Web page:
Infrastructurist: Does Climate Change Have Anything To Do With All the Recent Tornadoes?
Just a few days after a massive tornado hit Joplin, Missouri, officials report another destructive storms in Arkansas, Oklahoma, and Kansas. The flurry of devastation has many people asking the obvious question: what role has climate change played? That those on the right deny any connection while those on the left affirm one should come as no surprise. But this is not a political question (or, at least, it should not be). Rather, it is a scientific one, and scientists themselves seem torn.
Los Angeles Times: U.S. rejects proposed changes to bullet-train project
Rejecting the recommendations of a recent state report, federal officials said Wednesday they cannot postpone the deadline to start construction of California's $43-billion bullet train project or allow the state to move the first leg of the proposed system out of the Central Valley.
Sacramento Bee: Feds won't delay Calif. high-speed rail deadline
The federal agency that has approved about $3.5 billion in grants for California's high-speed rail system has no authority to change the September 2012 deadline to start construction and sees no reason to consider moving the first stretch of track out of the Central Valley an official said in a letter Wednesday.
California High Speed Rail Blog: Feds Slap Down LAO, Refuse to Budge on 2012 Deadline
Of course, one core piece of the LAO’s attack on HSR was their suggestion that California follow the lead of Scott Walker and Chris Christie and demand that we be allowed to use federal rail funds for other purposes, including delaying their expenditure. I predicted that the feds would not go along with this, and that the LAO would have known this if anyone on their staff actually had a clue about HSR.
Los Angeles Times: Bipartisan group of U.S. senators back hefty boost in money to speed rail projects
Los Angeles’ efforts to speed up the expansion of its public transit system received a boost in Washington on Wednesday, as a bipartisan group of senators backed a hefty increase in a federal loan program seen as a potential source of funding for projects.
Beverly Hills Courier: U.S. Senate Committee Supports Villaraigosa Transportation Plan
A U.S. Senate committee expressed its support today for Mayor Antonio Villaraigosa's accelerated transportation funding plan.
Hartford Advocate: Gov. Malloy's Attempts to Make Transportation a Priority Face External Challenges
Since he took office five months ago, Gov. Dannel P. Malloy has jumped on board the New Haven-Hartford-Springfield high-speed rail project. He's kick-started the plan for a $570 million New Britian-Hartford Busway. And this week Malloy began reviving the nearly moribund dream of completing the Rt. 11 “highway to nowhere,” possibly with the help of highway tolls.
Mobilizing the Region: Six Months Later, ConnDOT Making Progress on New Bicycle and Pedestrian Policies
Six months ago, ConnDOT announced it would adopt several policies putting walkers and bikers on more equal footing with drivers. What’s happened since then? MTR recently spoke with agency staff to get an update on these policies and the state’s 2009 complete streets law.
Times Union: Maine rail line gets $3.4 million for upgrades
The U.S. Department of Transportation has awarded an additional $3.4 million for improvements and upgrades to railroad tracks that run from Portland to Brunswick.
The Queens Gazette: Maloney announces $295M Fed Grant Will Create Jobs
A $295 million federal transportation grant to improve a key rail junction in Long Island City will create more than 900 jobs and boost the local economy by almost $600 million, Congressmember Carolyn Maloney announced last week.
New York Daily News: Federal government funds to help unsnarl MTA's Sunnyside rail hub
Details are emerging about an MTA plan that recently got federal funding to ease congestion at a transit bottleneck in Sunnyside.
AltTransport: New York Transit Riders Asked to Shoulder More of the System's Operating Costs
This week, New Yorkers received empirical proof for something that’s been intuitively obvious for awhile now—they’re getting a raw deal on public transit fares. For the past few years, the city has had to weather a series of dramatic fare hikes. In 2006, an unlimited monthly Metrocard was $76; today it’s $104. And price increases for New York’s Metropolitan Transit Authority have vastly outstripped inflation.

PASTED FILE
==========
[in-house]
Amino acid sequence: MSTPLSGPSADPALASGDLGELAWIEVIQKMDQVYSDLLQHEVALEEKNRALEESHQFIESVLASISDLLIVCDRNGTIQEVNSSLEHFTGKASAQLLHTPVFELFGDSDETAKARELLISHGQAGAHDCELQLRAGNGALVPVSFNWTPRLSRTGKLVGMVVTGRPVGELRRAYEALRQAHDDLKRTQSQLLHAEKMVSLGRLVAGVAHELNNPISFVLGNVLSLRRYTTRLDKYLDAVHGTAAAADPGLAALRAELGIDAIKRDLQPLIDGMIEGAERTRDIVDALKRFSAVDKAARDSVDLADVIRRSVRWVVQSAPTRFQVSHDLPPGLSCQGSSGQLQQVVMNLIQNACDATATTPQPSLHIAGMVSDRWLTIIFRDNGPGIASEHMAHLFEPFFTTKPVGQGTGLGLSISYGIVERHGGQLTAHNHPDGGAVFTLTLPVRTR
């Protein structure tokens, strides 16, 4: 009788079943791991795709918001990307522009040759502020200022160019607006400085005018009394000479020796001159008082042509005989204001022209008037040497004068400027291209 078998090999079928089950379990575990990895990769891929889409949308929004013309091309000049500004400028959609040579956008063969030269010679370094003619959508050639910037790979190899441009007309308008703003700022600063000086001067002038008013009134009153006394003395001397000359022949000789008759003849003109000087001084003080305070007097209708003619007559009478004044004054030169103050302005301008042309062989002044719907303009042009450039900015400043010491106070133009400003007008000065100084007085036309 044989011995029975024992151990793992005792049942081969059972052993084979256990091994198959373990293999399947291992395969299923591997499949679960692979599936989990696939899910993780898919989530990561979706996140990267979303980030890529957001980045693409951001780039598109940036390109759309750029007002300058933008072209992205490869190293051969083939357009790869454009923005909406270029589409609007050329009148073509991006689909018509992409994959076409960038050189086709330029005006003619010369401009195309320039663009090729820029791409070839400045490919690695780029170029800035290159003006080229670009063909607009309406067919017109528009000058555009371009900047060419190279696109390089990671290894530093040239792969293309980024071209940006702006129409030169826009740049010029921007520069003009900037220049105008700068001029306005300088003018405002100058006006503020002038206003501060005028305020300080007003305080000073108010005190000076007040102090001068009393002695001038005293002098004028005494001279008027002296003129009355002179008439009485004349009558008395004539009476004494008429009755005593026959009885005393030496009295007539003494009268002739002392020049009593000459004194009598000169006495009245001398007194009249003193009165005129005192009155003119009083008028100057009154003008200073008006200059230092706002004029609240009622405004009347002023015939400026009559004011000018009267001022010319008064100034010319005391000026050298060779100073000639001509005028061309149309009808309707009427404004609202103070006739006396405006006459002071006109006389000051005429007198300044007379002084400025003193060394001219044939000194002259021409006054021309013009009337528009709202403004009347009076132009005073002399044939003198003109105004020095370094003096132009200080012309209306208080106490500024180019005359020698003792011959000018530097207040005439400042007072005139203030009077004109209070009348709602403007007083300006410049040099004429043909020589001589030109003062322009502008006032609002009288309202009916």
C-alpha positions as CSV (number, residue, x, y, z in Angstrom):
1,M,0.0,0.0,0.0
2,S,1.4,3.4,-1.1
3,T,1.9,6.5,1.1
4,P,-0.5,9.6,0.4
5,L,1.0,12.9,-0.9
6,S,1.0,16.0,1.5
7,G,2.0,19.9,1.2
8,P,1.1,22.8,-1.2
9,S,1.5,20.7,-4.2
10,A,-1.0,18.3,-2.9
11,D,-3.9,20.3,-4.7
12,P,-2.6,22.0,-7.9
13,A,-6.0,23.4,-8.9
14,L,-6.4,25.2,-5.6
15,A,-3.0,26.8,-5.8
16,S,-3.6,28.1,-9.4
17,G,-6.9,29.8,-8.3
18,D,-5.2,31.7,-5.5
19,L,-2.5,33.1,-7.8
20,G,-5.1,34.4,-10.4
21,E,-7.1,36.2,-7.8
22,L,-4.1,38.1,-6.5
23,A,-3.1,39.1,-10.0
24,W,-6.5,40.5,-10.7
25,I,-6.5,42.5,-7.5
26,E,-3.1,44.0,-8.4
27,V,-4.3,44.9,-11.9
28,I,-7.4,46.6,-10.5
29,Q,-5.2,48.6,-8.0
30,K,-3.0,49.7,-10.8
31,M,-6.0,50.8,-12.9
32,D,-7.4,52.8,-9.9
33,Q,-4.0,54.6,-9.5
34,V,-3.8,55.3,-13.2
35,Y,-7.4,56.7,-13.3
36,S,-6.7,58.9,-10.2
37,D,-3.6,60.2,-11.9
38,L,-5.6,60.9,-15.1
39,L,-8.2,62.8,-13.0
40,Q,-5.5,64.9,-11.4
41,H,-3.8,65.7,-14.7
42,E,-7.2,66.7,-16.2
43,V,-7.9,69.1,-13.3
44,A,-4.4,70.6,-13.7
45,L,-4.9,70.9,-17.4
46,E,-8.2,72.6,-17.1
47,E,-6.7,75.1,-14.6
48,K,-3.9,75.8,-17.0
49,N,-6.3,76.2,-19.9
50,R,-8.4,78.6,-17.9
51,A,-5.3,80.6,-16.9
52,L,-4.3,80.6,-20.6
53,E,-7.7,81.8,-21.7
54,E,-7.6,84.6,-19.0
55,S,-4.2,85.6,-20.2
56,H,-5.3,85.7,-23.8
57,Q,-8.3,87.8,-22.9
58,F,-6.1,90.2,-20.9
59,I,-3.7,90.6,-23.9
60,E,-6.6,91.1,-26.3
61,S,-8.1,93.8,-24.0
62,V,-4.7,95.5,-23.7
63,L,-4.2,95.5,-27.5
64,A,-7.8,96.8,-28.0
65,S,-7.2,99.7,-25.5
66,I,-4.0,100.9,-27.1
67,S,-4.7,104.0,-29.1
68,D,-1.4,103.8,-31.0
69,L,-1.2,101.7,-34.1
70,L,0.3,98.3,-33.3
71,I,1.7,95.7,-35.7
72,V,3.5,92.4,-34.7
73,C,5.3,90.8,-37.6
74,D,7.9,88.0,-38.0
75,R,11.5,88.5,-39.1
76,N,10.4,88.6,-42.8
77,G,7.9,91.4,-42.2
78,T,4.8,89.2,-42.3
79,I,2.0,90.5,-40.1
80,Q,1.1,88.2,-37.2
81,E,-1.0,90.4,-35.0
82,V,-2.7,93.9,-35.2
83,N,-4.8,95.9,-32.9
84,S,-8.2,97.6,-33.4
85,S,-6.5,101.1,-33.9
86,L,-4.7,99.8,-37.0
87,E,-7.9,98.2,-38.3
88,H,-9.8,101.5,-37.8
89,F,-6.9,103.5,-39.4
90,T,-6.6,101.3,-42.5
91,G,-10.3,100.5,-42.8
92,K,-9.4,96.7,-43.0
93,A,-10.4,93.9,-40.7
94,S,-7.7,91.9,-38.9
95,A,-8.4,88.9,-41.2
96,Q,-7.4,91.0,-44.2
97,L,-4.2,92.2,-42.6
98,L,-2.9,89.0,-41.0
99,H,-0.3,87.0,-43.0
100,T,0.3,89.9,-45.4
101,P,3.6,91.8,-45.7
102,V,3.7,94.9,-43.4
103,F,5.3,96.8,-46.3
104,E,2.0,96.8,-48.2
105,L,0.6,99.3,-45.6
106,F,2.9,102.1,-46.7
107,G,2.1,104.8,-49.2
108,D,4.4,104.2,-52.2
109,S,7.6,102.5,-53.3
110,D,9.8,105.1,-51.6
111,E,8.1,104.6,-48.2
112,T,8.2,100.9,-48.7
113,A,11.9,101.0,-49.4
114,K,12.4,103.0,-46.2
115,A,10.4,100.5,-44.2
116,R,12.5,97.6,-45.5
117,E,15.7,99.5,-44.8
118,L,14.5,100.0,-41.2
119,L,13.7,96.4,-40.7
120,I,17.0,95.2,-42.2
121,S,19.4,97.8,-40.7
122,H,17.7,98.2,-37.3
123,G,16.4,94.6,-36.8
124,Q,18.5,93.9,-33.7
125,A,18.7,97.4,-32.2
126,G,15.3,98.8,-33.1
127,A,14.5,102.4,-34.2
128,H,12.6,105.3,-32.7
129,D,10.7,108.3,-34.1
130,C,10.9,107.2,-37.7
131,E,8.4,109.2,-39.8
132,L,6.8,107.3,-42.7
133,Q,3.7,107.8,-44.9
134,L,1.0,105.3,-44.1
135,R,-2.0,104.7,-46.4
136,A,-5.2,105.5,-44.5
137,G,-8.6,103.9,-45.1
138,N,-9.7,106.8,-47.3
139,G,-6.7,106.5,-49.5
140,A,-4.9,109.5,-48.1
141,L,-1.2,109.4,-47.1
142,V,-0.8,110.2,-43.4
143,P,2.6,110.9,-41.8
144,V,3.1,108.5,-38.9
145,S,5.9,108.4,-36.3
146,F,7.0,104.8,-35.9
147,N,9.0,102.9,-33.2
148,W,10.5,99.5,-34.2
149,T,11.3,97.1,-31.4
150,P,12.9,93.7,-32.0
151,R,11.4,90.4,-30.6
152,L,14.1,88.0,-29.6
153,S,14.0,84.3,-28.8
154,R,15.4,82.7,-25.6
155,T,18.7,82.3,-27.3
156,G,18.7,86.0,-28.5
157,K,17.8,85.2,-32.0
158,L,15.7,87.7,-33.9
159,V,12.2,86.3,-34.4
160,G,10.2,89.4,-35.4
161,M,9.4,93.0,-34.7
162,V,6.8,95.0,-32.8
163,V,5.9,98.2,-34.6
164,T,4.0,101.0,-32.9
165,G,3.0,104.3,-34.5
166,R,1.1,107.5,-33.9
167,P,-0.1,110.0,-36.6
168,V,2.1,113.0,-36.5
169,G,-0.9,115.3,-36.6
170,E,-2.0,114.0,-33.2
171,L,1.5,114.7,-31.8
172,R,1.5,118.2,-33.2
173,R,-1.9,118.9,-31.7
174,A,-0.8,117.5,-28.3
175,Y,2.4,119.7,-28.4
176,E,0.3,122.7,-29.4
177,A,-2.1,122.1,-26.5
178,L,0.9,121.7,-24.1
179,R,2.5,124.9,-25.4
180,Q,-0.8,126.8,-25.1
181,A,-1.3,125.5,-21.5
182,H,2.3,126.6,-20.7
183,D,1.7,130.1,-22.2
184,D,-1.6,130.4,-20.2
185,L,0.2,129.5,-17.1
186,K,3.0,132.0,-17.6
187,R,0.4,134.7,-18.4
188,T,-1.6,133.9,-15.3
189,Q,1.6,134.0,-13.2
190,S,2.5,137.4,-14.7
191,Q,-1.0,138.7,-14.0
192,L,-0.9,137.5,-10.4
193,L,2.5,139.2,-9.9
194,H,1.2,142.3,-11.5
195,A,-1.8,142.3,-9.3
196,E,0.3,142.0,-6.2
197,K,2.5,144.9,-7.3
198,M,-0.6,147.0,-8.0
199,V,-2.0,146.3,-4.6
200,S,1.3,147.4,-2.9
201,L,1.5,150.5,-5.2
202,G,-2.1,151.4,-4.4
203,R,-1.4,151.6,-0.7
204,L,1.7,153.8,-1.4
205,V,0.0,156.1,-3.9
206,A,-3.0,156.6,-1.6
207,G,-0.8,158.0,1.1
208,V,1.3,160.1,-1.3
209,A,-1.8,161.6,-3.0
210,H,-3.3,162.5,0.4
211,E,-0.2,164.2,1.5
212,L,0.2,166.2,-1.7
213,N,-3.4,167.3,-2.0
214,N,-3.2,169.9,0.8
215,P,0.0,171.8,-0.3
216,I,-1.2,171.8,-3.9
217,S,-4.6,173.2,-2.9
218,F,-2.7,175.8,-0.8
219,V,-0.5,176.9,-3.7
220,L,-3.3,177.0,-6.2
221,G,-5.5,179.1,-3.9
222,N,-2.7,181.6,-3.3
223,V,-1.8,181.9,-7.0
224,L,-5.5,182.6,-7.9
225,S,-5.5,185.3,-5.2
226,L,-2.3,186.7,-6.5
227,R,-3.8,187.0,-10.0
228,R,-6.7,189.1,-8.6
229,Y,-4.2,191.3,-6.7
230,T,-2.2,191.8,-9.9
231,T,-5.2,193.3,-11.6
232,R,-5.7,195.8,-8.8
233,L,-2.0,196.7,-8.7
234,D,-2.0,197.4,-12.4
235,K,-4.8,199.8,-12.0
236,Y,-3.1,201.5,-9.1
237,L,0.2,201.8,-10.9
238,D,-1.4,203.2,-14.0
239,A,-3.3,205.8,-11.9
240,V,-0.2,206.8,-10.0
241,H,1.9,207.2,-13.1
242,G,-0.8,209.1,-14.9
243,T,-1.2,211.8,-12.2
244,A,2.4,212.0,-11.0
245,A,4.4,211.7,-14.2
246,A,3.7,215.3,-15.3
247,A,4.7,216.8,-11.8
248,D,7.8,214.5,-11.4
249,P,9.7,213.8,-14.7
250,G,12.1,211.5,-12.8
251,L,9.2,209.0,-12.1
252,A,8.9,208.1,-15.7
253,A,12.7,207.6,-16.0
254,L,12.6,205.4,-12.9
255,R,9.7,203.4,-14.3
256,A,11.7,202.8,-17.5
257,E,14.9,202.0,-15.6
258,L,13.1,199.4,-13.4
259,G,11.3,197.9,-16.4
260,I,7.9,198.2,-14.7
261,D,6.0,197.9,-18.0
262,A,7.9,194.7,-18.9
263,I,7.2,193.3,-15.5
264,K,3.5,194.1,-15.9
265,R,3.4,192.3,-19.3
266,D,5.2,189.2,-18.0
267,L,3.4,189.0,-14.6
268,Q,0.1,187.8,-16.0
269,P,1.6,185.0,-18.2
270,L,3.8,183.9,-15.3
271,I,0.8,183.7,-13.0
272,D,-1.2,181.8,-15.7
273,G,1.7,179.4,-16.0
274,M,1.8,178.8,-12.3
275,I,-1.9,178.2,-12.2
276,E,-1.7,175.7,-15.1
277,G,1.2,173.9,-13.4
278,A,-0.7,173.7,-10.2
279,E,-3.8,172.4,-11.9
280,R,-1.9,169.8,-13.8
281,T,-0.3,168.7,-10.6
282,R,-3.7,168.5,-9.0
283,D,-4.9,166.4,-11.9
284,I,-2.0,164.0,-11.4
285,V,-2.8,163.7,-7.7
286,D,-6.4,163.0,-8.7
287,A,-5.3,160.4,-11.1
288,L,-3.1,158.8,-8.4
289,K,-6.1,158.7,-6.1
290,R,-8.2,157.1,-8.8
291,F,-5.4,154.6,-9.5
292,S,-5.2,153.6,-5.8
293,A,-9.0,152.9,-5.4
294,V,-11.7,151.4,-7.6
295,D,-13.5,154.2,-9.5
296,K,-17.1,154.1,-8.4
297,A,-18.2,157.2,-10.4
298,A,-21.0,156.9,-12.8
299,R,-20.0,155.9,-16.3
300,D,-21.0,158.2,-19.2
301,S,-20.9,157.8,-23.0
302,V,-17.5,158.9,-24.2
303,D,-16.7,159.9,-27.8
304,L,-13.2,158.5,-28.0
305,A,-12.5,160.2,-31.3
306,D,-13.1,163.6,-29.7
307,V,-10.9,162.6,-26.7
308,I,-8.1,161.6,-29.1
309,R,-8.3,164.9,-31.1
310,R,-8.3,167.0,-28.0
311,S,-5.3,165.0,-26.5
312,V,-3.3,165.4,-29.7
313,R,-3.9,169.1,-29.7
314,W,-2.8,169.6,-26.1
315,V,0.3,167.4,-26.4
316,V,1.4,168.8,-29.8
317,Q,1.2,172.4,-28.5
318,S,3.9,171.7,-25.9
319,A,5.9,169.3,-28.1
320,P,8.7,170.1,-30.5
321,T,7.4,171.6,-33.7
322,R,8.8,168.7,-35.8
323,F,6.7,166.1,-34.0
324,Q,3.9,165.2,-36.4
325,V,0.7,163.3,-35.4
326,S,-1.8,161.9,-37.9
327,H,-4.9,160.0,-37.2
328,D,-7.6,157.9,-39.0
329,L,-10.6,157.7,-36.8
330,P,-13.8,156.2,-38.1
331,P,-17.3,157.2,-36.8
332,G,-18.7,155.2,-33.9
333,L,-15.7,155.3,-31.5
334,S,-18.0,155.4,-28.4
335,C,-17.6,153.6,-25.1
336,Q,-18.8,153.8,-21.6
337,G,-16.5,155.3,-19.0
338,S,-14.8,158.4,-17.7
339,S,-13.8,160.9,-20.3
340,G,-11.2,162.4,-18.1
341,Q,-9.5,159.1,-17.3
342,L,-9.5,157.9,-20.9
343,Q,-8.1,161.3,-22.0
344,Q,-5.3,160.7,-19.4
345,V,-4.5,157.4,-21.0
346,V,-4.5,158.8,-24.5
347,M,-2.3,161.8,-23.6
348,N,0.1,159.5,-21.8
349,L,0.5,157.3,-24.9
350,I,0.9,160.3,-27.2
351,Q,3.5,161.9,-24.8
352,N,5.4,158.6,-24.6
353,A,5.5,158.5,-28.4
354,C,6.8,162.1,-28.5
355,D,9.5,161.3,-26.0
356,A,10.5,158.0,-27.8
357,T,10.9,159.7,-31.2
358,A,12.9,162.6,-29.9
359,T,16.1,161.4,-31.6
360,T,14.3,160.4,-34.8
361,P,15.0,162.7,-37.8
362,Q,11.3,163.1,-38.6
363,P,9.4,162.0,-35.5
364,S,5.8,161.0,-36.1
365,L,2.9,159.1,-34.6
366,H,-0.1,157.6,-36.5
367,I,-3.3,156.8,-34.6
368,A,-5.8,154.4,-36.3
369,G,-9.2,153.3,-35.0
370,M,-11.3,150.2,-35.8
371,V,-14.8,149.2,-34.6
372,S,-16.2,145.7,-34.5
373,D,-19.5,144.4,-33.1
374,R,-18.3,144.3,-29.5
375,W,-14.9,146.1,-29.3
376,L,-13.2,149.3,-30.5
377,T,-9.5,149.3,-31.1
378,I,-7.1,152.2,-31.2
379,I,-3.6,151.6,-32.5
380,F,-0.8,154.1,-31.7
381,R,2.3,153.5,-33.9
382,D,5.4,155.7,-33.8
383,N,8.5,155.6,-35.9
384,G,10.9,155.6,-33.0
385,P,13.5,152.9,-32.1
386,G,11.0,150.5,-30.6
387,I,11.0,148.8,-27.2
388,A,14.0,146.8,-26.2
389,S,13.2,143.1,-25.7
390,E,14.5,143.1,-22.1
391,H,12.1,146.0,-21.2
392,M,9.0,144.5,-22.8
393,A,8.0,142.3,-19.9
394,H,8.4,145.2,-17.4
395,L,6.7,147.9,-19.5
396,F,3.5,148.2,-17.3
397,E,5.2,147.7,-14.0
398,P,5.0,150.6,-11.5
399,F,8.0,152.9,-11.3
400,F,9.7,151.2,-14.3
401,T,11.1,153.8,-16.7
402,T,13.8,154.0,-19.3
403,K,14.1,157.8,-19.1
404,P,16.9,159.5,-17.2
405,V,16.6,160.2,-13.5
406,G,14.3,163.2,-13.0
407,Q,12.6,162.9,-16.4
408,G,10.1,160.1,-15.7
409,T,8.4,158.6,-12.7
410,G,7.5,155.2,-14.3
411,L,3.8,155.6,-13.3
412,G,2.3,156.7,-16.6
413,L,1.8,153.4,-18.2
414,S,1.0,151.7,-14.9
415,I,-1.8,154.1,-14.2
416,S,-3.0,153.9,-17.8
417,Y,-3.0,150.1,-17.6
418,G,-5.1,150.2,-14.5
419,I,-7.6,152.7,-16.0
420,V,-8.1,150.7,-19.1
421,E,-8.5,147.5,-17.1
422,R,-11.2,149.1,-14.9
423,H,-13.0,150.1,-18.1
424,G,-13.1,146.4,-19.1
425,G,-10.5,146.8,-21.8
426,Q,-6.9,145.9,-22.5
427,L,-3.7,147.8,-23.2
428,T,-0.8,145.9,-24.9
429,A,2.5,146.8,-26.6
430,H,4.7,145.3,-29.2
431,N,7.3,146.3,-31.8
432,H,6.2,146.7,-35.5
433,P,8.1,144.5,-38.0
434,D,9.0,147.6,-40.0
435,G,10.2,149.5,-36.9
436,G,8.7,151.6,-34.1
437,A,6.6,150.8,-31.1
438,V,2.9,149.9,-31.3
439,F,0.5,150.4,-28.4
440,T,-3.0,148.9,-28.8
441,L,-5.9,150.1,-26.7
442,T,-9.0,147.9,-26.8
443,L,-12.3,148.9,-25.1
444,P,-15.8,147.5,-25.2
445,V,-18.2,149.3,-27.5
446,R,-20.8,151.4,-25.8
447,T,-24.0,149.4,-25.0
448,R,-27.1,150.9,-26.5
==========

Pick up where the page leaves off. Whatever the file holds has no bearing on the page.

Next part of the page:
Transportation Nation: New York MTA's Website Promises More Timetables, Transit Apps
The old site gave riders only real time information about whether their subway, bus or train line was delayed. The new site lets them plug in the time of a future ride to find out if delays are expected because of planned work. And the “service status” function–which gives updates on everything from bridge lane closures to escalator breakdowns–can now be installed as a widget on other homepages.
Transportation Nation: Unlike Systems in SF, Denver, Bikes (Mostly) Banned from NY Commuter Rails for Friday Before Memorial Day, But OK on Subways
On Memorial Day weekend, bikes are allowed on the subway. In fact, they’re allowed on the subway 24/7, year round, though the MTA doesn’t recommend it during rush hour. But on the Long Island Railroad? Not on the Friday before memorial day weekend, so that would mean, no bikes on the commuter rail to the Hamptons tomorrow.
News Observer: Triangle is central for Smart Grid
The term describes the digital technology that's increasingly used to monitor and manage the movement of electricity from the power plant to the home and business.
Streetsblog Capitol Hill: Columbus Sprawls Through Malls
Columbus, Ohio, believe it or not, is a retail Mecca. The town is home to the corporate headquarters of Limited Brands, Abercrombie & Fitch, Bath & Body Works and Victoria’s Secret. So it’s no surprise that malls figure prominently in the local economy. For decades they have guided development further and further from the core of the city.
PubliCola: Good News for Seattle, Washington State Bikers and Walkers? Kinda.
Seattle enviros are celebrating our state and city’s high ranking on two recent livability lists—a bikability list from the League of American Bicyclists, which ranks states based on things like bike-friendly legislation, law enforcement, and infrastructure (we came in first), and a walkability list from Transportation for America, which ranks cities based on things like pedestrian deaths and the percentage of workers who commute on foot (Seattle ranked fifth best.)
Streetsblog Capitol Hill: Questionable Highway Projects Escape Budget Scrutiny in Wisconsin
A new report from Public Research Institute examines $1.2 billion in proposed highway projects green-lighted by the Walker administration while the state rolls back funding for transit, education and local communities.
Today’s electricity system is 99.97 percent reliable, yet still allows for power outages and interruptions that cost Americans at least $150 billion each year — about $500 for every man, woman and child.